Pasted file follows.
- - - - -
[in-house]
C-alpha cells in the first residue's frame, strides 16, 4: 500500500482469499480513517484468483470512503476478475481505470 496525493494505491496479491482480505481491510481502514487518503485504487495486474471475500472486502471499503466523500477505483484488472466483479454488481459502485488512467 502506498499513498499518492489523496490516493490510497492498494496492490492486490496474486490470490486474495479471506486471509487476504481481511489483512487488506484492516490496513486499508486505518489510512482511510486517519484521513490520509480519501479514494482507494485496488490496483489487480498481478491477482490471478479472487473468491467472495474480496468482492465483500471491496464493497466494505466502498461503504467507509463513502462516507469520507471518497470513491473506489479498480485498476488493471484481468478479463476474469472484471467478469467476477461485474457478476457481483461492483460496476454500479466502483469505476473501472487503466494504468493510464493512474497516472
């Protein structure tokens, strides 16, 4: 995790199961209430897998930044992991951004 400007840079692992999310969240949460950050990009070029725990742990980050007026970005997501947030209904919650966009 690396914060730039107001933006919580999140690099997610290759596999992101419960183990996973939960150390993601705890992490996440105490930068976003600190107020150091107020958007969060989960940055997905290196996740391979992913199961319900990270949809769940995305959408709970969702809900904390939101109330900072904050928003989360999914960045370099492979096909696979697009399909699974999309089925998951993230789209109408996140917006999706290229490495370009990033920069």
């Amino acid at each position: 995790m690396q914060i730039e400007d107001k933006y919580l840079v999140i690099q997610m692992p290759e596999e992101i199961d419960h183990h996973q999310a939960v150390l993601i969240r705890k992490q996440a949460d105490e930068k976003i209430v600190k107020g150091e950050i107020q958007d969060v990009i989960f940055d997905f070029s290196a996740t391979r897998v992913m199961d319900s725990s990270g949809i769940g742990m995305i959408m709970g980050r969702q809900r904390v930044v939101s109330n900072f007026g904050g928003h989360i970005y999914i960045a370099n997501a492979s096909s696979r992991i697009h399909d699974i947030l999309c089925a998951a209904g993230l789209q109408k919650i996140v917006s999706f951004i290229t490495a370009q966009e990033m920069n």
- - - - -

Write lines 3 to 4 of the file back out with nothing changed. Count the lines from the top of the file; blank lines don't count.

């Protein structure tokens, strides 16, 4: 995790199961209430897998930044992991951004 400007840079692992999310969240949460950050990009070029725990742990980050007026970005997501947030209904919650966009 690396914060730039107001933006919580999140690099997610290759596999992101419960183990996973939960150390993601705890992490996440105490930068976003600190107020150091107020958007969060989960940055997905290196996740391979992913199961319900990270949809769940995305959408709970969702809900904390939101109330900072904050928003989360999914960045370099492979096909696979697009399909699974999309089925998951993230789209109408996140917006999706290229490495370009990033920069």
């Amino acid at each position: 995790m690396q914060i730039e400007d107001k933006y919580l840079v999140i690099q997610m692992p290759e596999e992101i199961d419960h183990h996973q999310a939960v150390l993601i969240r705890k992490q996440a949460d105490e930068k976003i209430v600190k107020g150091e950050i107020q958007d969060v990009i989960f940055d997905f070029s290196a996740t391979r897998v992913m199961d319900s725990s990270g949809i769940g742990m995305i959408m709970g980050r969702q809900r904390v930044v939101s109330n900072f007026g904050g928003h989360i970005y999914i960045a370099n997501a492979s096909s696979r992991i697009h399909d699974i947030l999309c089925a998951a209904g993230l789209q109408k919650i996140v917006s999706f951004i290229t490495a370009q966009e990033m920069n």